Else, if thou wilt not let my people go, behold, I will send swarms of flies upon thee, and upon thy servants, and upon thy people, and into thy houses: and the houses of the Egyptians shall be full of swarms of flies, and also the ground whereon they are.
Exodus 8:21 (KJV)
Swarms of flies – We’ve read this story so many times as a child, and maybe even as an adult, that we could probably list the 10 plagues by memory.
- Water to blood
- Cattle die
- Hail of fire & ice
- Firstborn male children die
That’s them, right? But what’s interesting to note is that almost all Rabbinic interpretations don’t list “swarms of flies” among these plagues. Deeper inspection shows that they’ve replaced that with a “mixture of animals”. How did they make that leap?
It’s obvious it says swarms of flies right there, or does it? If you have a KJV Bible or another translation that italicizes the added words, you’ll see the words “of flies” are italicized. This means those words aren’t in the original texts. So it actually says, “I will send swarms upon thee”. Well flies swarm, right? Flies seem like an innocent translation.
But it’s often interpreted as “a heavy mixture of animals” according to the sages. So rather than flies, God sends a mixture of animals upon the Egyptians. Can you imagine elephants, lions, bears, giraffes, tigers, etc. running around in Egypt terrorizing the people? The rabbis did. This is because the word the rabbis read is `ereb (עֵרֶב) and the word other translators read is `arob (עָרֹב). These two words, without their recent jots and tittles that have been added, look identical. It’s just the inflection of the vowel (which isn’t written) that makes them different. So `arob means swarms while `ereb means mixture, and often refers to animals or people. And the sages who understand Hebrew and the culture much better often times than other translators record this plague as a plague of a mixture of animals that trampled everything under foot. Amazing isn’t it?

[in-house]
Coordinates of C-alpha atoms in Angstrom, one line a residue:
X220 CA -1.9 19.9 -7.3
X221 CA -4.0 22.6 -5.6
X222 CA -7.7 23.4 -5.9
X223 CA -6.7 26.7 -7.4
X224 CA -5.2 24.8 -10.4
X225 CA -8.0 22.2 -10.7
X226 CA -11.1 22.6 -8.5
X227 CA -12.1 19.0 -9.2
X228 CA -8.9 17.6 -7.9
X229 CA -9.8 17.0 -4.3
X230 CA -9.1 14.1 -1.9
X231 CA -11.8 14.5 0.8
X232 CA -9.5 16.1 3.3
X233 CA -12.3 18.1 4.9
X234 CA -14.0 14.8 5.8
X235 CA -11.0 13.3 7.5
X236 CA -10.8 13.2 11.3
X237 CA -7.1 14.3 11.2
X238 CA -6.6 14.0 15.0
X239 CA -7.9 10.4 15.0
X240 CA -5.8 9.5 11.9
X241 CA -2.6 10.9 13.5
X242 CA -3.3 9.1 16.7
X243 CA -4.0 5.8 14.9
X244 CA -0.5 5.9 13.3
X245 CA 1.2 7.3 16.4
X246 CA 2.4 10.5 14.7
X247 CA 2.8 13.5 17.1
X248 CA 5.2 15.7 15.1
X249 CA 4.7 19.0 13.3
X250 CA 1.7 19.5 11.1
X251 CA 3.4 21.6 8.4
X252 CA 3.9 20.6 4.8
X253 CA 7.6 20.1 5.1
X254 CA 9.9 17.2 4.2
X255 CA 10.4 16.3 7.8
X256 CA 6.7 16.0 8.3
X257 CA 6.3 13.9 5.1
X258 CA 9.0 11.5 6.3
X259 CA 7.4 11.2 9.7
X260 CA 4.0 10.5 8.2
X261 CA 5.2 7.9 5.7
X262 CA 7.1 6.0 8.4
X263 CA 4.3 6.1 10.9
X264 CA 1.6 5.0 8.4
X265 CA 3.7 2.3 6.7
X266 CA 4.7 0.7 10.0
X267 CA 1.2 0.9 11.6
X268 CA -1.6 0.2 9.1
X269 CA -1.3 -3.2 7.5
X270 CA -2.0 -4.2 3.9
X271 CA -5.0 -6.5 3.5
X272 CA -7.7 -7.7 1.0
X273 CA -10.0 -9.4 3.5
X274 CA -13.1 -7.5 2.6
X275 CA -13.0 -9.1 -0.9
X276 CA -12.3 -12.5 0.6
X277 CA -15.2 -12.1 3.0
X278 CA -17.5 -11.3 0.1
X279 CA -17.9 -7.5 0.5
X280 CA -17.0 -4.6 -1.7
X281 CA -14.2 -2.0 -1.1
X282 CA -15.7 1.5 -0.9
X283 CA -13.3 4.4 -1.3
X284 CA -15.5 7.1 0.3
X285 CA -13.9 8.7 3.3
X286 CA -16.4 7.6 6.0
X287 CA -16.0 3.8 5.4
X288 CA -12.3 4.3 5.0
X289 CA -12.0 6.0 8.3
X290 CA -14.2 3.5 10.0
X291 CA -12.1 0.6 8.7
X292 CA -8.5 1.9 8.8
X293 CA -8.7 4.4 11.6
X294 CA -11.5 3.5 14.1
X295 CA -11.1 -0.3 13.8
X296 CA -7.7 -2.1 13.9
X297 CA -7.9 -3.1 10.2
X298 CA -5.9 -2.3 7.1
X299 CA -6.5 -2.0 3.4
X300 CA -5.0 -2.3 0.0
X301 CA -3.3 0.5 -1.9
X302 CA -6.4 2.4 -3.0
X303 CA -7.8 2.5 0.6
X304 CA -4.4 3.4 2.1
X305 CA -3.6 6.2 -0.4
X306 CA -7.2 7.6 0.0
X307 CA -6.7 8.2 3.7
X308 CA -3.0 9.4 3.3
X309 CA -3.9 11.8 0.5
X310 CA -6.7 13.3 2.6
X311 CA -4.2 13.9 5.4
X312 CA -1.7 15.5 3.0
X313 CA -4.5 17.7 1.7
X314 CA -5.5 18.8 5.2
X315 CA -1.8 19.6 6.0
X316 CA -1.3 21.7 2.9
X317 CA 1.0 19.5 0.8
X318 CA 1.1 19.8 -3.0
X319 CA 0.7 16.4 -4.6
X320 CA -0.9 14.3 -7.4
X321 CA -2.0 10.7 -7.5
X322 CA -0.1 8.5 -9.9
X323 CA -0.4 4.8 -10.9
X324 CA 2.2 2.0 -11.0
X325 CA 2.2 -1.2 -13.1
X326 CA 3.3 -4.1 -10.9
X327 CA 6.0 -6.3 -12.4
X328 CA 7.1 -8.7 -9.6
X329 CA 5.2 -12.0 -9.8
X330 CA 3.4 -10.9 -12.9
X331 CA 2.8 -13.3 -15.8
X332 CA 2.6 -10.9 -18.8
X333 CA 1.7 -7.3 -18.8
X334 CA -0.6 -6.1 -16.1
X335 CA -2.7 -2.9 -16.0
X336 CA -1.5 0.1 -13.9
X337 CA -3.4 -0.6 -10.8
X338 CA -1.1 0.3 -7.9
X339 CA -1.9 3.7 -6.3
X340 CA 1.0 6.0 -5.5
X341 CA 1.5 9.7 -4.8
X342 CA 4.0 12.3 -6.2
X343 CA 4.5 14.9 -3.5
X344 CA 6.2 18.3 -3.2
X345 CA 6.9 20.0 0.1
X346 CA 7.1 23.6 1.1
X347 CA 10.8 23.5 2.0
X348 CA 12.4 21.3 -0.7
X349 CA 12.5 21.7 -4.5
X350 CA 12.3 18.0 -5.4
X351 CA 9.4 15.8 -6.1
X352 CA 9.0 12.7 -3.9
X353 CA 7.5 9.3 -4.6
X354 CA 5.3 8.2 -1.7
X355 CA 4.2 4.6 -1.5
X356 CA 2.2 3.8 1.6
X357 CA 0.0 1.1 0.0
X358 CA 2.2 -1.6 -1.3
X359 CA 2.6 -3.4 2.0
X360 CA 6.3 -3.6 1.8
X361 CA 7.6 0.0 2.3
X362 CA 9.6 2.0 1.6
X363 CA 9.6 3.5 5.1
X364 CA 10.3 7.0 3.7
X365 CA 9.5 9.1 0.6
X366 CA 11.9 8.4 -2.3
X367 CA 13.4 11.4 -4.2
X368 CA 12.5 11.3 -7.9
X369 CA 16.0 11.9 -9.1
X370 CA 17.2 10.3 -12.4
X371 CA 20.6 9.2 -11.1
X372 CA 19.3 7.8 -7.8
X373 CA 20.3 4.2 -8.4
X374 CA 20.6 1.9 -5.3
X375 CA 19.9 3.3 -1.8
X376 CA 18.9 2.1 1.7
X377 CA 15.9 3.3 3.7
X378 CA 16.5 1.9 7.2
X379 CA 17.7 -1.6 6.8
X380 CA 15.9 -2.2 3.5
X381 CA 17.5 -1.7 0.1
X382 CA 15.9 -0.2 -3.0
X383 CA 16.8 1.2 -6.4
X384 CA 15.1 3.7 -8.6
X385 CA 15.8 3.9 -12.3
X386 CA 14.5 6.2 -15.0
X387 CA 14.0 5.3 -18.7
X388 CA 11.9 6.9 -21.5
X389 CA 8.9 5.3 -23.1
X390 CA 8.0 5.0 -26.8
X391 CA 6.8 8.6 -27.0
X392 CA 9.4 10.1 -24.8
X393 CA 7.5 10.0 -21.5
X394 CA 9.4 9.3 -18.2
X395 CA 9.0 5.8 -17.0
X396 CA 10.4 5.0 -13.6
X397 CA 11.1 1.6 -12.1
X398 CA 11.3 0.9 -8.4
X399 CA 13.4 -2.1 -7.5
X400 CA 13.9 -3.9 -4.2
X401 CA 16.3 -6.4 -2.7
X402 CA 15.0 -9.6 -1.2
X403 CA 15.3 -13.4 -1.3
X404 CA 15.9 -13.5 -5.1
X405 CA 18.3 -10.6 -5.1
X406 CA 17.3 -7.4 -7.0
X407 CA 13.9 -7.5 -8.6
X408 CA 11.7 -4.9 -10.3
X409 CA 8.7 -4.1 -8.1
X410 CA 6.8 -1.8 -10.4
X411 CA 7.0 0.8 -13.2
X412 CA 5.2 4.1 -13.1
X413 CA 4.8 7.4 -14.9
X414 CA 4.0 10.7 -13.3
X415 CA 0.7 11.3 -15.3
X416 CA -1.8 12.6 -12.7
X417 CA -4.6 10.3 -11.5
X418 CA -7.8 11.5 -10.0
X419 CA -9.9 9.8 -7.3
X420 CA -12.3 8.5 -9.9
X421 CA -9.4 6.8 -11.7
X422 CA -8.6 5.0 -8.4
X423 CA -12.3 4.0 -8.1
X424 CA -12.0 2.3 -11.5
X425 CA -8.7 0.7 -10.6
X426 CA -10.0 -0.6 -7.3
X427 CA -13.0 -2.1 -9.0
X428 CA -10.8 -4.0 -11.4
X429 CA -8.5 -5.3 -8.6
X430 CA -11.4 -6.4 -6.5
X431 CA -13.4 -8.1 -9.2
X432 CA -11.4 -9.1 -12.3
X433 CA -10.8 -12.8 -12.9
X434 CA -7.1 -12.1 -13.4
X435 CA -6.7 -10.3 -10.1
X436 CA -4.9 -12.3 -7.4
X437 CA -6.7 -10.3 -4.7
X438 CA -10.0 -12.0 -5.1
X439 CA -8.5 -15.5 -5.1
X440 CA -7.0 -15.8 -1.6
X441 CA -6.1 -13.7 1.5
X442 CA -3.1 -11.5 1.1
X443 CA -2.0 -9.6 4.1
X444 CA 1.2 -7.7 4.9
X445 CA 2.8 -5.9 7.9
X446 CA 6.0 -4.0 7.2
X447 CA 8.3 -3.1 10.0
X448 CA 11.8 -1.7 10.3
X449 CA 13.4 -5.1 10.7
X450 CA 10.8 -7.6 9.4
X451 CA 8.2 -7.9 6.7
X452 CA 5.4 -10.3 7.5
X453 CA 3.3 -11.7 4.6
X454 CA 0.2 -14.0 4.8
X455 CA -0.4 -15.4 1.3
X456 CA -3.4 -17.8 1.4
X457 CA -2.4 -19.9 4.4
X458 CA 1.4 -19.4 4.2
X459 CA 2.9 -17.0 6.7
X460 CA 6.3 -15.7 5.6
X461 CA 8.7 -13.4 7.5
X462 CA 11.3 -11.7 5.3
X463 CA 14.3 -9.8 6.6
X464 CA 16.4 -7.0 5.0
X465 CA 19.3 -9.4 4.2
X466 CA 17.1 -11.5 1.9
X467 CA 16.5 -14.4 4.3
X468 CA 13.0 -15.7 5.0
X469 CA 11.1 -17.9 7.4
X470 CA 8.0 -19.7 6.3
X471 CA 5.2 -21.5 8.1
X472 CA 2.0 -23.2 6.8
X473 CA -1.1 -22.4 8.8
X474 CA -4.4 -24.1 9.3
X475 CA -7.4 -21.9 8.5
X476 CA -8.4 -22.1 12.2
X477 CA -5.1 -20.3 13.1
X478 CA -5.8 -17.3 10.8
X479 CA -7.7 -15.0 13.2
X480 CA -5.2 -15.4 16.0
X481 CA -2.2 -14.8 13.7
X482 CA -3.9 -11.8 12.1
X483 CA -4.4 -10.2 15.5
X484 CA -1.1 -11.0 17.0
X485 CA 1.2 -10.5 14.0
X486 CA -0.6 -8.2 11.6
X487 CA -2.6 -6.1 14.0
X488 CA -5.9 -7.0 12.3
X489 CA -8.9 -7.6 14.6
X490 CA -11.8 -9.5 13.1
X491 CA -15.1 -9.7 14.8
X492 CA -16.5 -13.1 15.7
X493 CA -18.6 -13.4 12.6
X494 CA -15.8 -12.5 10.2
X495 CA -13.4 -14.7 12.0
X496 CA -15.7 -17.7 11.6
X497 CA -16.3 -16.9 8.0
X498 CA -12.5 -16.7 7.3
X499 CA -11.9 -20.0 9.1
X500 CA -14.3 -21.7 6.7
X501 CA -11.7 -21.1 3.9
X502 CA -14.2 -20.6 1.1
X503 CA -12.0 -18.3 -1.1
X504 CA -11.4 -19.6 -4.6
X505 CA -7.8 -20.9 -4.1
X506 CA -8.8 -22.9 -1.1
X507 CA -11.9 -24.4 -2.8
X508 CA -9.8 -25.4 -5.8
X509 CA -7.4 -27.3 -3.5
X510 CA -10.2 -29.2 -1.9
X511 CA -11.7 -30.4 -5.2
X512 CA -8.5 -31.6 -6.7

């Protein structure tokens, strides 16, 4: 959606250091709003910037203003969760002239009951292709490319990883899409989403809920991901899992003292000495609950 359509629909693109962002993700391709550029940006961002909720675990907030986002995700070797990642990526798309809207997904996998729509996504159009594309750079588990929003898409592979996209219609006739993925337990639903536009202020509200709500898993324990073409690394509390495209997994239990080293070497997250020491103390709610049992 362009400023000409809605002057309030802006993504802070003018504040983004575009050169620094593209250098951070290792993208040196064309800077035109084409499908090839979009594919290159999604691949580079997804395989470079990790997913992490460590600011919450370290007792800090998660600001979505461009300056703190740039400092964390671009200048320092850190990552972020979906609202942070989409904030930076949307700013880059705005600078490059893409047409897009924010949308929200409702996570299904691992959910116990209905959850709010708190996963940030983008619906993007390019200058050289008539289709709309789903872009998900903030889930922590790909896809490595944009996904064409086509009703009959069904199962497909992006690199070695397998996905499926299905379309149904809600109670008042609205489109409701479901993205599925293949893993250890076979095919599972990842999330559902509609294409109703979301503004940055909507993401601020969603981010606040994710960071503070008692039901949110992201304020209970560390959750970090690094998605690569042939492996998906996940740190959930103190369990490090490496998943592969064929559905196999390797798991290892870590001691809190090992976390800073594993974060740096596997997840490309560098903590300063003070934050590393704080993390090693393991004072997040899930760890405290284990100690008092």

But why is this important? I guess it’s not, except to show that we need to be careful in our studies to discern the text and its mixture of interpretations. This requires study of historic documents, rabbinic literature, Jewish writings, etc. to gain a deeper understanding of the intricacies within God’s word. This little article should also help us understand that even those children stories that we think we know so well, often times contain so much more. Go back and re-read them again.